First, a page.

Very good. Appearance of only slight previous use. Cover and binding show a little wear. All pages are undamaged with potentially only a few, small markings. Help save a tree. Buy all your used books from Thriftbooks. Read. Recycle and Reuse.
Very good. Book has appearance of light use with no easily noticeable wear. Millions of satisfied customers and climbing. Green Earth Books is the name you can trust, guaranteed. Spend Less. Read More.
This is an excellent book. If you want to get new perspective on your lifestyle and habits, both professional and personal, you won't find a better book. The authors deal with the context of people's lives and offer prescriptions that will move them toward the use of energy and time that will give them the lifestyle they desire. It is a very down-to-earth approach without any preaching or condescension. I can't recommend it enough. Buy it and improve your life.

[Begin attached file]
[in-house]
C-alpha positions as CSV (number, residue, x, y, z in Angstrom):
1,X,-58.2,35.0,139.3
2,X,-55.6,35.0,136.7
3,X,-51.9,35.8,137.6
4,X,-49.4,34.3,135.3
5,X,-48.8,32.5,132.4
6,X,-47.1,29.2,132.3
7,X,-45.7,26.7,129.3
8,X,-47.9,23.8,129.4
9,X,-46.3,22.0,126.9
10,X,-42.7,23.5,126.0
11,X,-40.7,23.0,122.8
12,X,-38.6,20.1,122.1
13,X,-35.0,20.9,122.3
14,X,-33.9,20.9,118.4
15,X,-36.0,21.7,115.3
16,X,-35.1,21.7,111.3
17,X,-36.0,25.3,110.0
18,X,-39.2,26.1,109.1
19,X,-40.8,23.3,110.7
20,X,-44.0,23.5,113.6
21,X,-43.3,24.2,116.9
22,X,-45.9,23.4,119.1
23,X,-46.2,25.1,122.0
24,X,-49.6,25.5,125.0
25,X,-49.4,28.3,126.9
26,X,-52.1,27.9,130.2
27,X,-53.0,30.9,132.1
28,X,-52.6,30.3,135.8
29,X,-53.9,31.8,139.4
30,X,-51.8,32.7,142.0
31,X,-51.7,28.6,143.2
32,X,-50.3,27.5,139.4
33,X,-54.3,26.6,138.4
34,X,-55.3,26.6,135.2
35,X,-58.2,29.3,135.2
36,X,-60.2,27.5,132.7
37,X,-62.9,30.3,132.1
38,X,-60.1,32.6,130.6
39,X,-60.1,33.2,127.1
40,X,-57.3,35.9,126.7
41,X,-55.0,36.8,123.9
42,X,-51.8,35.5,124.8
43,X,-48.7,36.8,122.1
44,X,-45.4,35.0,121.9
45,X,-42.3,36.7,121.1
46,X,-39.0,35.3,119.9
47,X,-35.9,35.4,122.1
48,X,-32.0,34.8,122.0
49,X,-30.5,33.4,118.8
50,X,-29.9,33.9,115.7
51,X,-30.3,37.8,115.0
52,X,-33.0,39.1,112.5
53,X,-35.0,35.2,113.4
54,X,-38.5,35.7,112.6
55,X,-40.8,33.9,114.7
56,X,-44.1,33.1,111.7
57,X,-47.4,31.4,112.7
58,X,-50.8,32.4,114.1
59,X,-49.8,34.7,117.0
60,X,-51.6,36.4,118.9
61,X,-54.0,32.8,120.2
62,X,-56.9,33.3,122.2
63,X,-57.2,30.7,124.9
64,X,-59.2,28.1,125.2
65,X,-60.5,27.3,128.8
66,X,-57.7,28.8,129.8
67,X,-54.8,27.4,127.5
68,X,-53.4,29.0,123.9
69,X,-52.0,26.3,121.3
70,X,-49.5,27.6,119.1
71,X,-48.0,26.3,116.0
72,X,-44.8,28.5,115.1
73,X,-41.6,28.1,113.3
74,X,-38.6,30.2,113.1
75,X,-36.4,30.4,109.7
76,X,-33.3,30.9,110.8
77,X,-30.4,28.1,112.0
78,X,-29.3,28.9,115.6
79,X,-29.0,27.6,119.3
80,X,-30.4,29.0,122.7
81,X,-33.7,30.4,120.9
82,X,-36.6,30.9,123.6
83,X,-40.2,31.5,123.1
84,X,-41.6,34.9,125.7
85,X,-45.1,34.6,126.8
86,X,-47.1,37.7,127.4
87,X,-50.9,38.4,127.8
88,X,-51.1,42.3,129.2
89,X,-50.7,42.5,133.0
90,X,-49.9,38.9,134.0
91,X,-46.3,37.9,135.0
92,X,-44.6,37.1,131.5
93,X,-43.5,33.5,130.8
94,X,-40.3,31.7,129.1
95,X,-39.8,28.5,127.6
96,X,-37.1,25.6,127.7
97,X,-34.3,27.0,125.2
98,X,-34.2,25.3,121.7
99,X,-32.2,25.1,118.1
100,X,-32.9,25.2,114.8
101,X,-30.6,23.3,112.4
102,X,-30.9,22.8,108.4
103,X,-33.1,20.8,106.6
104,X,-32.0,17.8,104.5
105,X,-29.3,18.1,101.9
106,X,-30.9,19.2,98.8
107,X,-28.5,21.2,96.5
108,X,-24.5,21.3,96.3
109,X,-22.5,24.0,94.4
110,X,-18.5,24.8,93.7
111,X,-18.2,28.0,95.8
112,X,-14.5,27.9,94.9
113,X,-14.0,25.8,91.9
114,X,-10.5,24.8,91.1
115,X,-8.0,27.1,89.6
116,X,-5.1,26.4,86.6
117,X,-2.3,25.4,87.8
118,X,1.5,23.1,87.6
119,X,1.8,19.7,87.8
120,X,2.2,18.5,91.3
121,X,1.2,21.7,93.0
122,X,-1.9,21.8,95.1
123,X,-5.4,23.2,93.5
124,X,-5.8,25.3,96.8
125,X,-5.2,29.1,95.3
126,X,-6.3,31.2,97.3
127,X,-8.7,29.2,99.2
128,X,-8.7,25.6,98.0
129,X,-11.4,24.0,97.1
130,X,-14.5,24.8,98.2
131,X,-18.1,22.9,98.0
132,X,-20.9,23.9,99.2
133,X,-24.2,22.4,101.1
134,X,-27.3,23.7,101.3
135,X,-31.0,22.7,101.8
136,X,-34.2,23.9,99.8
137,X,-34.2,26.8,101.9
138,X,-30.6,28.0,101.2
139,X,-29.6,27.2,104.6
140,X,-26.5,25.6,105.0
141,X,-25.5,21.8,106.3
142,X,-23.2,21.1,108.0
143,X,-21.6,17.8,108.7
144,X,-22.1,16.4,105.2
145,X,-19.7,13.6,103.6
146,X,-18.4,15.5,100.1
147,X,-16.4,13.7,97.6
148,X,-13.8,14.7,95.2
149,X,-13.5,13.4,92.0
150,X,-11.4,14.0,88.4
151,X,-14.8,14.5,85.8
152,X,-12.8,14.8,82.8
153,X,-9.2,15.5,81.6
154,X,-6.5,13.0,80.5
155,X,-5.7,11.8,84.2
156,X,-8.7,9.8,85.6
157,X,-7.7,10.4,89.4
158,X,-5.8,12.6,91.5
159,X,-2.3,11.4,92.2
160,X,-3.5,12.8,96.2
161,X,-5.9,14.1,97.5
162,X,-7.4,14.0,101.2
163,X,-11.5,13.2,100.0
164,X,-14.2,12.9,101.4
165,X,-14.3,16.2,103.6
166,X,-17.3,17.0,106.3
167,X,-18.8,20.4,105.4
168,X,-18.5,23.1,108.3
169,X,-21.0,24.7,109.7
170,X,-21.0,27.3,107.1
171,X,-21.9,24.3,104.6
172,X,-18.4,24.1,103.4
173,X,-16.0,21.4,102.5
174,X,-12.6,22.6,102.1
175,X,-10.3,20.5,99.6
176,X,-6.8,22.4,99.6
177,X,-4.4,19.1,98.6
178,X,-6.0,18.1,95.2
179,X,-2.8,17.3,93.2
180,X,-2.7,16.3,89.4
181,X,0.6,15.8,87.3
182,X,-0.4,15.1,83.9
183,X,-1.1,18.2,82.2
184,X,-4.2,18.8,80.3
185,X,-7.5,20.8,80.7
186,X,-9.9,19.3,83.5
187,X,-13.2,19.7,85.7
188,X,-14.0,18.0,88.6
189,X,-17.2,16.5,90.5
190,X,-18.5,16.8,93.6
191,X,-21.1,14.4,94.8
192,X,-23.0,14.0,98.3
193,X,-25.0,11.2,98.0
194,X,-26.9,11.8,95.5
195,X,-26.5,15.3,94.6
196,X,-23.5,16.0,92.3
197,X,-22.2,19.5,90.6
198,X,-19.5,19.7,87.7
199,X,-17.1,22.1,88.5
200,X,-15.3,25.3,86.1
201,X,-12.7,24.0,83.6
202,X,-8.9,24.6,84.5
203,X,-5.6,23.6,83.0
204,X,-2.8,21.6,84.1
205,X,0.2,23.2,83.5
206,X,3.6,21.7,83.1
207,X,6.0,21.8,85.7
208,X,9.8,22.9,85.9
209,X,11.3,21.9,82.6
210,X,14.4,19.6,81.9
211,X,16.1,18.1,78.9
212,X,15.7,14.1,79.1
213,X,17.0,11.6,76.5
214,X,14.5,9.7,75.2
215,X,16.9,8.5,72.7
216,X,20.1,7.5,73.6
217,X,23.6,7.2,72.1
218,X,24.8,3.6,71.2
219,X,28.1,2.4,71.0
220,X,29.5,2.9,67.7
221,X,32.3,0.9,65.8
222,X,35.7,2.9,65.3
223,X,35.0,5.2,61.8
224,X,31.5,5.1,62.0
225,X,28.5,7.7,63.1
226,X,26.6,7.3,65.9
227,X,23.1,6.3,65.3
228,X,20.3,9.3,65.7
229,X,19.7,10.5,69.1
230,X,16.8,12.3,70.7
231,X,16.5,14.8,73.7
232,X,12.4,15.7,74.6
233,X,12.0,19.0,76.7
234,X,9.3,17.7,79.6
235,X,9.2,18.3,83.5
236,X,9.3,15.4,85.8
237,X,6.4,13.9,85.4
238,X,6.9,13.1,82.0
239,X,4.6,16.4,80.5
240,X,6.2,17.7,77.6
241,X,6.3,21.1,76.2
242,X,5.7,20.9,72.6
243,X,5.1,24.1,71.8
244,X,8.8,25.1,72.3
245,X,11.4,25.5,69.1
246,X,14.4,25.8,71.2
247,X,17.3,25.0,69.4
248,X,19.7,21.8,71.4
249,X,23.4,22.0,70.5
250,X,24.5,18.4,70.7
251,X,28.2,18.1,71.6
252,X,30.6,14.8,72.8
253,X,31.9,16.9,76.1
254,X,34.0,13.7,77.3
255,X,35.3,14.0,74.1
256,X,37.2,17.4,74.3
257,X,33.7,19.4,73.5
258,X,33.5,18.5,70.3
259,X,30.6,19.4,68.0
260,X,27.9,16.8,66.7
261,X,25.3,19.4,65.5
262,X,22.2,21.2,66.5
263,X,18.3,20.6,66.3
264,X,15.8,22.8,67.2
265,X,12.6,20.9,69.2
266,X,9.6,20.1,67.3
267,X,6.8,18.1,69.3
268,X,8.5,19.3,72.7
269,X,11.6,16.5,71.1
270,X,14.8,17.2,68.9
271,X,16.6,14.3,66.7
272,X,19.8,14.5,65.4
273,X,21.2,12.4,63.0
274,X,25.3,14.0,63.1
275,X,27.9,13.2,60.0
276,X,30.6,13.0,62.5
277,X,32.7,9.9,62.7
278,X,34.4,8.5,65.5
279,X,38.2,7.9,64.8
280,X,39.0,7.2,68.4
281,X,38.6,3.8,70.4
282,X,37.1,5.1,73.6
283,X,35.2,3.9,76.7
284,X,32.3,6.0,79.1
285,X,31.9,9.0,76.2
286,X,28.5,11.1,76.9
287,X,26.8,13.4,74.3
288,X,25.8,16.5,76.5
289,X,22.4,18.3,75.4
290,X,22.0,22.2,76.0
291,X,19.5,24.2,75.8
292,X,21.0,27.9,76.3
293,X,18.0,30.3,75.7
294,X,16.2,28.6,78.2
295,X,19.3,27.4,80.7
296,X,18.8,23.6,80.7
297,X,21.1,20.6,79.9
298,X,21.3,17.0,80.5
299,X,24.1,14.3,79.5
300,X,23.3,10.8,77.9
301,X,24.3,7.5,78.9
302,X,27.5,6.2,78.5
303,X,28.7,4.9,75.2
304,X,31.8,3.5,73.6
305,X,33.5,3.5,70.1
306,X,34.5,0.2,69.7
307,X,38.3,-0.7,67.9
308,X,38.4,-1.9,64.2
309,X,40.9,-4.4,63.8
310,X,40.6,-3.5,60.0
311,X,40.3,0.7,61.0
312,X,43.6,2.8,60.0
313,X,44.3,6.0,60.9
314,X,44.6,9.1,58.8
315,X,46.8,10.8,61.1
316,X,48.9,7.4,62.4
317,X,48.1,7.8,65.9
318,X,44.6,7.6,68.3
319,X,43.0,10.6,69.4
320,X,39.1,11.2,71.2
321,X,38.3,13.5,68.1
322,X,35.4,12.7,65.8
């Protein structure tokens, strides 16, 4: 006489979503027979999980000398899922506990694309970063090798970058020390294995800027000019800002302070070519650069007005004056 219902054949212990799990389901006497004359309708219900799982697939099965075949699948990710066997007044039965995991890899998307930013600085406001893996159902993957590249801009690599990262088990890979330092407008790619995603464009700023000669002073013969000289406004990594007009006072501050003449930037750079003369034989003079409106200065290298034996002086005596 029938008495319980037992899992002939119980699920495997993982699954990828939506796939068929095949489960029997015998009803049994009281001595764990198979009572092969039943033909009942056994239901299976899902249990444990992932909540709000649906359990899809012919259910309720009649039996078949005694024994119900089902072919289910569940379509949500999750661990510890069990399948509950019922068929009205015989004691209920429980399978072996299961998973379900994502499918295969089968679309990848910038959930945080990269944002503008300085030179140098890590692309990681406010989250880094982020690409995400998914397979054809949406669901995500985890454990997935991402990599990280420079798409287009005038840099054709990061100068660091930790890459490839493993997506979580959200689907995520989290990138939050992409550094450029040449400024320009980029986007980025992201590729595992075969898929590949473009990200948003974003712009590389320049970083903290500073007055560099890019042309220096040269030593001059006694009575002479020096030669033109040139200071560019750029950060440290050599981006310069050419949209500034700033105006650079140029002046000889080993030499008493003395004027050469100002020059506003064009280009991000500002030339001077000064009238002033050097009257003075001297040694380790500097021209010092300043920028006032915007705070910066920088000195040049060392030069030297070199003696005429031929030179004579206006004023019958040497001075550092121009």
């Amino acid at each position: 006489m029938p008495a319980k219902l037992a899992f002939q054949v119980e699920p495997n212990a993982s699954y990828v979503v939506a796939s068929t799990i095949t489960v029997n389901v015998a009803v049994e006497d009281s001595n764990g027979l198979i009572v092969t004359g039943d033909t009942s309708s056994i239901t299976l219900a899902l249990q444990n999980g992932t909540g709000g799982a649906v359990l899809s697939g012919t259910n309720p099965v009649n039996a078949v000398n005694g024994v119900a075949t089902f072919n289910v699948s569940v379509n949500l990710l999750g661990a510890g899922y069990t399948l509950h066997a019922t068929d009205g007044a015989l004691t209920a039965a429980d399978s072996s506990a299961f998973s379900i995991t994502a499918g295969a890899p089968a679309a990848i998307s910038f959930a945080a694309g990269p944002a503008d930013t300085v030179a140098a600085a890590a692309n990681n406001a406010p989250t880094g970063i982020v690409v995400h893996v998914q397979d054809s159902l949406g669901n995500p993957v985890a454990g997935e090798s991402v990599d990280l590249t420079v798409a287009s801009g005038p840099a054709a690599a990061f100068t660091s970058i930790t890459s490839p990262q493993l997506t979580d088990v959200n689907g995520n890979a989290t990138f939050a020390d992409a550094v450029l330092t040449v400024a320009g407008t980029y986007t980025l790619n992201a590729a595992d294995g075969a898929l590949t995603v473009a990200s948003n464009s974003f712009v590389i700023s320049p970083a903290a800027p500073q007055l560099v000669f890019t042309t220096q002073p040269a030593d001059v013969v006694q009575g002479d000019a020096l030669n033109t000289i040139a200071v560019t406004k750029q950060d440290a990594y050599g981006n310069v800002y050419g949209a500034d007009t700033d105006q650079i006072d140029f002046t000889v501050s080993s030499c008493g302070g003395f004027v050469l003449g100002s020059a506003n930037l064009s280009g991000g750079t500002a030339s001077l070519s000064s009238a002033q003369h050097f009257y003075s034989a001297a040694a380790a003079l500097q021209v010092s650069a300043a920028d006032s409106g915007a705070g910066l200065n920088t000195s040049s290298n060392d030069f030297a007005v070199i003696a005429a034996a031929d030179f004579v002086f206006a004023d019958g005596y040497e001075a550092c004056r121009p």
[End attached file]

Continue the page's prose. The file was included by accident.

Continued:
Publishers Weekly, 2002-12-02 The authors, founders of and executives at LGE Performance Systems, an executive training program based on athletic coaching programs, offer a program aimed at stressed individuals who want to find more purpose in their work and ways to better handle their overburdened relationships. Just as athletes train, play and then recover, people need to recognize their own energy levels. "Balancing stress and recovery is critical not just in competitive sports, but also in managing energy in all facets of our lives. Emotional depth and resilience depend on active engagement with others and with our own feelings." Case studies demonstrate how some modest changes can have an immediate impact. Loehr (Mental Toughness Training for Sports) and Schwartz (Art of the Deal, writing with Donald Trump) also include a chart highlighting Action Steps, Targeted Muscle, Desired Outcome and Performance Barrier and apply these tenets to individual cases. A chart analyzing the benefits and costs to taking certain action shows the impact negative behavior can have on both physical and mental well-being. However, the actual "training program" whereby readers can learn how to institute certain rituals to change their behavior is less well-defined. Managers and other employees who have attended HR seminars may find this plan easy to use, but self-employed people and others less familiar with "training" may be unable to recognize their behavior patterns and change them. (Feb.) Forecasts: With dozens of endorsements from Dean Ornish, Barry Diller, athletes and CEOs, the buzz on this title is likely to be loud. Ongoing publicity should lead to strong initial sales but whether this book will replace Covey's The 7 Habits is debatable. Copyright 2002 Cahners Business Information.
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